Stoyko and Ginsburg are US Senior Co-Champs

In the heart of the night In the cool southern rain There’s a full moon in sight Shining down on the Pontchartrain Poco’s song about New Orleans was most apt for the 2016 US Senior Open: sporadic rain and an almost full moon shining down on Lake Pontchartrain -- and New Orleans and the suburb Kenner to its south. GM Alexander Ivanov came into the tournament at the Airport Hilton as the favorite, having at least tied for first in three of the last four Seniors, and outrating his nearest competitor by 217 points. Yet it was FM Stephen Stoyko and IM Mark Ginsburg who emerged on top with 5½ of 6 and became the Senior Open co-champions.

stoyko (1) Stephen Stoyko, Photo Brian Yang
ginsburg (2) IM Mark Ginsburg, Photo Brian Yang

Ivanov and Stoyko were the only players to begin with 3-0 (Ginsburg took a first round bye).

[pgn] [Event "US Senior Open, New Orleans"] [Site "?"] [Date "2016.06.18"] [White "Stoyko, Stephen"] [Black "Ivanov, Alexander"] [Result "1/2-1/2"] [ECO "A21"] [PlyCount "132"] 1. d4 d6 2. c4 e5 3. Nf3 e4 4. Nfd2 f5 5. e3 Nf6 6. Nc3 c6 7. b4 Be7 8. Be2 O-O 9. h4 Be6 10. a4 d5 11. c5 h6 12. h5 Nbd7 13. Rb1 Ng4 14. Bxg4 fxg4 15. Ne2 Bg5 16. Nf1 b6 17. Nf4 Bf5 18. Rb2 bxc5 19. bxc5 Nf6 20. Ng3 Bc8 21. Ng6 Re8 22. Ne5 Qc7 23. O-O Ba6 24. Re1 Qc8 25. Qd2 Bh4 26. Qd1 Bxg3 27. fxg3 Nxh5 28. Qxg4 Qxg4 29. Nxg4 Nxg3 30. Ne5 Re6 31. Bd2 Rf8 32. Ba5 h5 33. Bc7 h4 34. Bd6 Rf1+ 35. Rxf1 Nxf1 36. Rb8+ Kh7 37. Nf7 Kg6 38. Ne5+ Kf5 39. Kf2 g5 40. Rf8+ Rf6 41. Rxf6+ Kxf6 42. Nxc6 Ke6 43. Nxa7 Bc4 44. Nb5 g4 45. Bf4 g3+ 46. Kg1 Nd2 47. Bg5 h3 48. gxh3 Nf3+ 49. Kg2 Nxg5 50. Kxg3 Nh7 51. Kg4 Nf6+ 52. Kg5 Nh7+ 53. Kg6 Nf8+ 54. Kg7 Ke7 55. h4 Ne6+ 56. Kg6 Bxb5 57. axb5 Nxd4 58. b6 Kd7 59. h5 Ne6 60. Kf5 Ng7+ 61. Ke5 Nxh5 62. Kxd5 Nf6+ 63. Ke5 Ng4+ 64. Kxe4 Kc6 65. Kd4 Nf6 66. b7 Kxb7 1/2-1/2 [/pgn]
The grandmaster got some advantage out of the opening, but Stoyko equalized and took the advantage after Black’s erroneous rook trade on move 34. Then it was White’s turn to blunder, with 47.Bg5?? Ivanov saw the tactical idea against the undefended piece, but could have won with 47…Nf3+ when the connected advanced pawns immunize it. Instead, he gave up one of his pawns to win the bishop, and White was back on top. In the ensuing time scramble (control was Game/2 hours with a 30 second increment), 55.Nc3 was the cleanest win; Ivanov then sprung a second tactic with 57…Nxd4, when the knight is again immune. A swift advance of the h-pawn would have been White’s best remedy; and the win disappeared when he decided to go after Black’s pawns with 60.Kf5. Quite an ending! Ginsburg caught up with the leaders with this round 4 victory:
[pgn] [Event "US Senior Open, New Orleans"] [Site "?"] [Date "2016.06.18"] [White "Ginsburg, Mark"] [Black "Schmuggerrow, Kevin"] [Result "1-0"] [ECO "A96"] [PlyCount "83"] 1. c4 e6 2. g3 f5 3. Bg2 Nf6 4. Nf3 Be7 5. O-O O-O 6. d4 d6 7. Nc3 a6 8. Qc2 Nc6 9. d5 exd5 10. cxd5 Ne5 11. Nd4 g6 12. Bh6 Re8 13. Rad1 Rb8 14. Bc1 Bf8 15. b3 Bg7 16. h3 Nf7 17. Kh2 Bd7 18. e4 Qc8 19. exf5 gxf5 20. Nce2 c5 21. dxc6 bxc6 22. Nf4 Ne5 23. Nf3 Nf7 24. Bb2 Rb5 25. Qb1 a5 26. Qa1 Qd8 27. Rfe1 Rxe1 28. Rxe1 a4 29. Ne6 Bxe6 30. Rxe6 axb3 31. axb3 Nh5 32. Nd4 Bxd4 33. Bxd4 Qc8 34. Re7 Qf8 35. Qa7 Nd8 36. Bf1 Rb4 37. Bc4+ d5 38. Bc5 dxc4 39. Bxb4 cxb3 40. Qd7 Nf6 41. Qxf5 Nd5 42. Qxh7# 1-0[/pgn]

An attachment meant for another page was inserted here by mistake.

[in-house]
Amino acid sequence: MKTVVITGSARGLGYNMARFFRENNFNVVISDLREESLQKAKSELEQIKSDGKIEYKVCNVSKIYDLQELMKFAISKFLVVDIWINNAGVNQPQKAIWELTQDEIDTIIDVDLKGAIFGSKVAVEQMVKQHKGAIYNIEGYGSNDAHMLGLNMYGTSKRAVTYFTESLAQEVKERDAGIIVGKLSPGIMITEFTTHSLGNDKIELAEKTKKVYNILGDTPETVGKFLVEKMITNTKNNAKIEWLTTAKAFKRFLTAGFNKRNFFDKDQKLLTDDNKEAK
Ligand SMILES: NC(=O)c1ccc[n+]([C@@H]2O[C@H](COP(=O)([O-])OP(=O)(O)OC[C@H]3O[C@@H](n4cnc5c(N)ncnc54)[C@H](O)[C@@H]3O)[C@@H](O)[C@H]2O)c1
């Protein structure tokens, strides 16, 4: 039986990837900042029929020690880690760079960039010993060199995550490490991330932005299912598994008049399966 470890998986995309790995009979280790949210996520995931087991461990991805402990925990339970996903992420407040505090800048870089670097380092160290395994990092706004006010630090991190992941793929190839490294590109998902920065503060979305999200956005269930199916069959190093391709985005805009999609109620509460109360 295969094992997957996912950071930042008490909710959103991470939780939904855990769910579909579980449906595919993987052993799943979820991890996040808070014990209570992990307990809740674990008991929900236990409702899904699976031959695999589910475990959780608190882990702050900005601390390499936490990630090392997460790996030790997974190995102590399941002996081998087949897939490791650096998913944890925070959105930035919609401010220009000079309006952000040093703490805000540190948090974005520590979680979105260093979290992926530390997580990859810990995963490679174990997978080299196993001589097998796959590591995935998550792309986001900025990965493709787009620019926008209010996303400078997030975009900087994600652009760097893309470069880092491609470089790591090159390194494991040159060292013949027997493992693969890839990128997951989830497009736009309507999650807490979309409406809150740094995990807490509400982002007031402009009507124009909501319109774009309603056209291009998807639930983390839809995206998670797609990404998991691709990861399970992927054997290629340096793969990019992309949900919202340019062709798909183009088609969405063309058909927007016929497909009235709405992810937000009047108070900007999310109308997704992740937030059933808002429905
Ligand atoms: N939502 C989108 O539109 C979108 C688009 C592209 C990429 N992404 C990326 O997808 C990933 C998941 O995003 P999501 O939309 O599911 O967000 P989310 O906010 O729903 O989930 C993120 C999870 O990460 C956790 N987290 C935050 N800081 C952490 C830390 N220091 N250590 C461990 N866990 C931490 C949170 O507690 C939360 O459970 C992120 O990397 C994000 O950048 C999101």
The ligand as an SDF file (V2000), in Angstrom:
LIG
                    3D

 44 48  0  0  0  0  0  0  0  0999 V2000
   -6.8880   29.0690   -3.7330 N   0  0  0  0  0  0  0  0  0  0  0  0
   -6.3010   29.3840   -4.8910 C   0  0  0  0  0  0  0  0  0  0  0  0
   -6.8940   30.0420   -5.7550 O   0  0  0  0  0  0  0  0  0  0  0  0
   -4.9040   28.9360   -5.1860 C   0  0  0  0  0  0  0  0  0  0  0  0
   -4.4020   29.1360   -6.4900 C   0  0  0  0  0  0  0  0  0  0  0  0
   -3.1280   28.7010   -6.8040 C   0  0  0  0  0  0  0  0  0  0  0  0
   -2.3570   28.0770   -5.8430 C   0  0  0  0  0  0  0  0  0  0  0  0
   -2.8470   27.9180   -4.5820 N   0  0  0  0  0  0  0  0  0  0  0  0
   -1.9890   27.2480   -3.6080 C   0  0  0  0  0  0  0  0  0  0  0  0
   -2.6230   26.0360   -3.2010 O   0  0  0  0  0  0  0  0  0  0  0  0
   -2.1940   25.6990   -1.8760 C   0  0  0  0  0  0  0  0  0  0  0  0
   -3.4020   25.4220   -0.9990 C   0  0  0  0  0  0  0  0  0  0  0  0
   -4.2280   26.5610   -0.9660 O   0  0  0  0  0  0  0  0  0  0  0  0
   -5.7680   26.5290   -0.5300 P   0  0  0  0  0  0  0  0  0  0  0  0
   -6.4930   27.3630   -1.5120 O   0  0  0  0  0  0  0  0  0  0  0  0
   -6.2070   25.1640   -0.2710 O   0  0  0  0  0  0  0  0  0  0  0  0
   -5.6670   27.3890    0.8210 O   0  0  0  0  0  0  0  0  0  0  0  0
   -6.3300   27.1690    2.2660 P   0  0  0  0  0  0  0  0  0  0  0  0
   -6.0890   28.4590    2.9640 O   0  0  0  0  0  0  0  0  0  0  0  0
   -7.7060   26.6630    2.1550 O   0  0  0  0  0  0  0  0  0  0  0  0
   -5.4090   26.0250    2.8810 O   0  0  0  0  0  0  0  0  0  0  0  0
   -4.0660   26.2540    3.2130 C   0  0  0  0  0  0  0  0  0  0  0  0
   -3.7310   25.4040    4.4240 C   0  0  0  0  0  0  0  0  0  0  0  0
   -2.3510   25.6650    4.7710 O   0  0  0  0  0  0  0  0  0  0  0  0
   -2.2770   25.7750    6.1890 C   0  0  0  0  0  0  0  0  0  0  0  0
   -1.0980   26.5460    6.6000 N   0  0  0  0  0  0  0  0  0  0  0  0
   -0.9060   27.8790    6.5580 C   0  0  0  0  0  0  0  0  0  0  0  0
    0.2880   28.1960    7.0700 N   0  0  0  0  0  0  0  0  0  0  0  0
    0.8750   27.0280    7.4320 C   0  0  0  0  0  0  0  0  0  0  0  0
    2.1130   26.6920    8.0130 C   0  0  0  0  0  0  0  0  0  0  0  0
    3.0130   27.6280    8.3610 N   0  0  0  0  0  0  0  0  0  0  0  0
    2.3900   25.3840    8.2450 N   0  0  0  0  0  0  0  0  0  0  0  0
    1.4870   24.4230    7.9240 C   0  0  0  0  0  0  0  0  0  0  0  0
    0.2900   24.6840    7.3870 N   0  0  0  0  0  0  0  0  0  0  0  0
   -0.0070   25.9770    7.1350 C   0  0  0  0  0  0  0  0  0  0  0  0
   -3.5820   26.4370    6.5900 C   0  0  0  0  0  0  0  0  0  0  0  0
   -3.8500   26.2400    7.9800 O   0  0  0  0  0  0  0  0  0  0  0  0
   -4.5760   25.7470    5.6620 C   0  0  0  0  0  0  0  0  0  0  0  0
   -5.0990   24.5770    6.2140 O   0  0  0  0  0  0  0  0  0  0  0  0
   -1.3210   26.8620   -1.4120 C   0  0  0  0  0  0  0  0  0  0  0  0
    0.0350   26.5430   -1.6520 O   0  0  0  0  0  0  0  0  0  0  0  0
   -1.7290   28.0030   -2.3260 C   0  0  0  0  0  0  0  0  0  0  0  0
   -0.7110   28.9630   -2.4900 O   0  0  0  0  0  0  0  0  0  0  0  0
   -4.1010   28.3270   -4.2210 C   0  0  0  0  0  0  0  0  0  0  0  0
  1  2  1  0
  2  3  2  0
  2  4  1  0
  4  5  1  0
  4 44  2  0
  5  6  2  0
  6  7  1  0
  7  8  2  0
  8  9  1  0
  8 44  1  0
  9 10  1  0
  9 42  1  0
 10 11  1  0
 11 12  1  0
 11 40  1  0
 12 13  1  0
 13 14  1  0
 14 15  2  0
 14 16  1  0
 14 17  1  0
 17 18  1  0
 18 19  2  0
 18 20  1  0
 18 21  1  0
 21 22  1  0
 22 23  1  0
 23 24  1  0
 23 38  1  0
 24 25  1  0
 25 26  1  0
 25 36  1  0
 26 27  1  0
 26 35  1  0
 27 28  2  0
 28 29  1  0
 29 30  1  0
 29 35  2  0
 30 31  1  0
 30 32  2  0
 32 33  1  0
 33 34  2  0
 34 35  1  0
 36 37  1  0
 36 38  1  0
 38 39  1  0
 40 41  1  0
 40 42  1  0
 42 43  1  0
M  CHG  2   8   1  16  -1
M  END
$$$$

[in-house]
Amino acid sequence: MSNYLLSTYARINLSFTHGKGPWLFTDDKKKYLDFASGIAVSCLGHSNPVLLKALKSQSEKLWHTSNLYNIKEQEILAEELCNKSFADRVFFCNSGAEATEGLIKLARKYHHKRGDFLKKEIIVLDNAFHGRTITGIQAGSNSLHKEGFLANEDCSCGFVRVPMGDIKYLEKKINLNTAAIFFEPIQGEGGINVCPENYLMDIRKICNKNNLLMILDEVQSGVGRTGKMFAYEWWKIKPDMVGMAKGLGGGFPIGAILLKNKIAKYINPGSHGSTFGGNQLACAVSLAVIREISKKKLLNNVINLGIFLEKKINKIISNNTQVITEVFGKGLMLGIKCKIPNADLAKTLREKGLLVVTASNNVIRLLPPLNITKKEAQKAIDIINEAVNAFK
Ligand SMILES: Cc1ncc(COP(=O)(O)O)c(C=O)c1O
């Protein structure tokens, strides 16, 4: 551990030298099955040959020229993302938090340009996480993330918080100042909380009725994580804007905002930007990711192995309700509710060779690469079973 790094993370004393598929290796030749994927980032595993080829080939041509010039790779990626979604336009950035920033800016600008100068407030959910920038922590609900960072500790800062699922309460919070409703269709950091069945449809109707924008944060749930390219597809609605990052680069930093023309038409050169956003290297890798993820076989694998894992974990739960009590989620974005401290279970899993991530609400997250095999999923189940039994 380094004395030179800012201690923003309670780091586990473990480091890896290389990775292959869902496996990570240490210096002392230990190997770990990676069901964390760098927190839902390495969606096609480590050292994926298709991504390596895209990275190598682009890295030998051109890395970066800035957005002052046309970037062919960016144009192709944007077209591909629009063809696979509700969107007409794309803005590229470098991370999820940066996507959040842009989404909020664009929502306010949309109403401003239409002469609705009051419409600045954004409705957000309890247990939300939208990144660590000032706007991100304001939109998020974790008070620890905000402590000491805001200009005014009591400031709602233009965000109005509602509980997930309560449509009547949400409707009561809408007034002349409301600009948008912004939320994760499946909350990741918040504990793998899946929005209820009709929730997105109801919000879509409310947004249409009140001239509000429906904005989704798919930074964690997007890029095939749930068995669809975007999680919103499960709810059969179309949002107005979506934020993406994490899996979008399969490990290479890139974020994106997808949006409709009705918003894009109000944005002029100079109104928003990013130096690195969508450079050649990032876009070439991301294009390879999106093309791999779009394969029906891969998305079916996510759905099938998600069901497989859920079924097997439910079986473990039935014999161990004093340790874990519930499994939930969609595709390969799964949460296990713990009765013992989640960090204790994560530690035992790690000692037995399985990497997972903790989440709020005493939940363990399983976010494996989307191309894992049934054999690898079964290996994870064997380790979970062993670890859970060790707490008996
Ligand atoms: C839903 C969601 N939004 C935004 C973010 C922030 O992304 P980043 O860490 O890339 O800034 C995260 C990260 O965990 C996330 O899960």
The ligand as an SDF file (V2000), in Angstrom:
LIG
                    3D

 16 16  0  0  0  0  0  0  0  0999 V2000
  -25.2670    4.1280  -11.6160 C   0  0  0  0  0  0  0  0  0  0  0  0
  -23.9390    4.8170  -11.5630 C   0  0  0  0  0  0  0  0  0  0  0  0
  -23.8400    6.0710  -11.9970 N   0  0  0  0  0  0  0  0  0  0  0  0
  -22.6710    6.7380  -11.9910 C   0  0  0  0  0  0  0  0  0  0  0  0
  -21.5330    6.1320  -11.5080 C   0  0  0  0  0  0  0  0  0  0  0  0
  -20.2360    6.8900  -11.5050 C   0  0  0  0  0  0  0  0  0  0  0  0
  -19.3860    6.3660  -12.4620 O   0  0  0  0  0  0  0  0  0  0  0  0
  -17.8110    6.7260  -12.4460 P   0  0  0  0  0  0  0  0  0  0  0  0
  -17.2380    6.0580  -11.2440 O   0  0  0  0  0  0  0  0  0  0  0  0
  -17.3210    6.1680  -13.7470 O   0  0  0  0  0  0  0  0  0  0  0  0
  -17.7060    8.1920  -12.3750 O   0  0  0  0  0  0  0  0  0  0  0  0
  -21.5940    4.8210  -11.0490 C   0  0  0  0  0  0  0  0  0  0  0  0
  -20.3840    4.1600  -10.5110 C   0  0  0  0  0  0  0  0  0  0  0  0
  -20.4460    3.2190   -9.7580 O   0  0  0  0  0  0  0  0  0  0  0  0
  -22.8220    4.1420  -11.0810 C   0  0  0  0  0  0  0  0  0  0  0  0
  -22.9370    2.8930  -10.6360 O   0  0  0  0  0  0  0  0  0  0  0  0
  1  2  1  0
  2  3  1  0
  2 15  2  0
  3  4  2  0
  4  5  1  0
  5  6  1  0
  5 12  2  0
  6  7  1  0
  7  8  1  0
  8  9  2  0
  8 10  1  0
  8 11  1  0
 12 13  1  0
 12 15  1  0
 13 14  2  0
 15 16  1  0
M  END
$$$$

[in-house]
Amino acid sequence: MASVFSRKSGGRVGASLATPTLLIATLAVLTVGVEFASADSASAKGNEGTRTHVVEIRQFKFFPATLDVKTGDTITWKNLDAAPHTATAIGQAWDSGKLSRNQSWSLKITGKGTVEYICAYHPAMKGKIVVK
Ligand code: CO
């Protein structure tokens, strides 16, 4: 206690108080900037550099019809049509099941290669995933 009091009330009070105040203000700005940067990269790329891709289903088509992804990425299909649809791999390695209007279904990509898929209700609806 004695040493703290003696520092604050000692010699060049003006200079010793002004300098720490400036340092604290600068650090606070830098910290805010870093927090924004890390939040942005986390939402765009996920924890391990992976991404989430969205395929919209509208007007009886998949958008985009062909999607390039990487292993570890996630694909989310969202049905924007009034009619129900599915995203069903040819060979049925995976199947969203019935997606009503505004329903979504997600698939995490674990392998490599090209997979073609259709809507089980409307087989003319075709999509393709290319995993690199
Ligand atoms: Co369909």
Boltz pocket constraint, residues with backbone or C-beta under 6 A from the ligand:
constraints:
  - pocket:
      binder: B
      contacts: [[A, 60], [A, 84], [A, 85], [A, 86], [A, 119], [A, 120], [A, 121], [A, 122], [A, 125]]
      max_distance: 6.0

Black’s play left some weaknesses, and after missing 18…fxe4 his position became increasingly passive. Stoyko returned to his winning ways in Round 5, taking the initiative after FM Dehmelt’s decentralizing 19.Nh2.
[pgn] [Event "US Senior Open, New Orleans"] [Site "?"] [Date "2016.06.18"] [White "Dehmelt, Karl"] [Black "Stoyko, Stephen"] [Result "0-1"] [ECO "B27"] [PlyCount "94"] 1. e4 g6 2. d4 Bg7 3. Nf3 c5 4. dxc5 Qa5+ 5. Nbd2 Qxc5 6. Bd3 d6 7. O-O Nf6 8. Re1 Nbd7 9. Nb3 Qc7 10. Bg5 O-O 11. Qd2 Re8 12. h3 b6 13. Nbd4 a6 14. Bh6 Bh8 15. a4 Bb7 16. b4 d5 17. exd5 Nxd5 18. c4 N5f6 19. Nh2 Rad8 20. Qe3 e5 21. Nb3 e4 22. Bf1 Ne5 23. Bg5 Nd3 24. Bxf6 Bxf6 25. Ng4 Bg7 26. Bxd3 h5 27. Rad1 exd3 28. Qxe8+ Rxe8 29. Rxe8+ Kh7 30. Ne3 Qd7 31. Rb8 Be5 32. Rxb7 Qxb7 33. Rxd3 Qe4 34. Rd1 Bf4 35. Nd2 Qe7 36. Ndf1 Bxe3 37. Nxe3 Qxb4 38. Rd7 Qe1+ 39. Nf1 Kg7 40. Rb7 Qe6 41. Ne3 Qc6 42. Rb8 f5 43. Nd5 Qxc4 44. Rb7+ Kh6 45. Ne7 h4 46. Rxb6 Qc1+ 47. Kh2 Qc7+ 0-1[/pgn]
Ivanov downed FM Leonid Bondar in Round 5, and Ginsburg took care of Dave Rupel with a nice combination after a good deal of “horsing around.”
[pgn] [Event "US Senior Open, New Orleans"] [Site "?"] [Date "2016.06.18"] [White "Rupel, David"] [Black "Ginsburg, Mark"] [Result "0-1"] [PlyCount "72"] 1. d4 Nf6 2. Nf3 g6 3. g3 Bg7 4. Bg2 O-O 5. O-O d6 6. b3 a5 7. a4 Na6 8. Bb2 c6 9. Na3 Bf5 10. Nc4 d5 11. Ne3 Be4 12. Ne5 Bxg2 13. Kxg2 Ne4 14. f3 Nd6 15. Nd3 e6 16. Rb1 Re8 17. Nc5 Nc7 18. Nd3 h5 19. Nf2 e5 20. Re1 exd4 21. Bxd4 Bxd4 22. Qxd4 Ne6 23. Qd2 Qb6 24. Nf1 Rad8 25. Nh3 Nf5 26. b4 axb4 27. Rxb4 Qa6 28. Nf4 c5 29. Nxe6 Rxe6 30. Rf4 Rde8 31. e4 dxe4 32. fxe4 Nd6 33. Qd5 Qxa4 34. e5 Qxc2+ 35. Kg1 Qc3 36. Re3 Rxe5 0-1[/pgn]
Thus the three leaders remained on top. In the last round Stoyko had an easy time against WFM Sokolovskaya, who found herself playing an inferior version of a typical King’s Indian classical variation.
[pgn] [Event "US Senior Open, New Orleans"] [Site "?"] [Date "2016.06.19"] [White "Sokolovskya, Serafima"] [Black "Stoyko, Stephen"] [Result "0-1"] [ECO "B06"] [PlyCount "70"] 1. d4 g6 2. e4 Bg7 3. c3 d6 4. Bd3 e5 5. Ne2 Nc6 6. d5 Nce7 7. Be3 f5 8. f3 Nf6 9. Nd2 O-O 10. O-O f4 11. Bf2 g5 12. c4 Ng6 13. c5 Rf7 14. cxd6 cxd6 15. Rc1 g4 16. Nc3 g3 17. hxg3 fxg3 18. Bxg3 Nh5 19. Qe1 Nxg3 20. Qxg3 Bh6 21. f4 Bxf4 22. Rxf4 exf4 23. Qf2 Ne5 24. Be2 Bg4 25. Bf1 f3 26. g3 Rc8 27. Rd1 a6 28. a4 Bd7 29. Nb3 Rg7 30. Nd4 Qh4 31. Qh2 Rxg3+ 32. Kh1 Bh3 33. Nf5 Bg2+ 34. Bxg2 fxg2+ 35. Kg1 Nf3+ 0-1[/pgn]
And it was Ginsburg’s turn to play Ivanov. White got the better of an unusual opening, though it appears that 19.d5 would have improved. The piece sac on d5 paid dividends after Black missed 23…Bd6! White was soon winning with rook and four pawns against two knights, but gave himself chances to go wrong by inviting Black’s king into his position. And in another time scramble in a tricky ending (with even more spectators this time), White went wrong with 44.Ka1, when Black should have had an advantage with  44…Kb3, and then chances after 44…Bc1 45.Rg4 Kb3. With little left on his clock besides the increment, Ivanov missed the opportunities and White’s pawns decided the issue.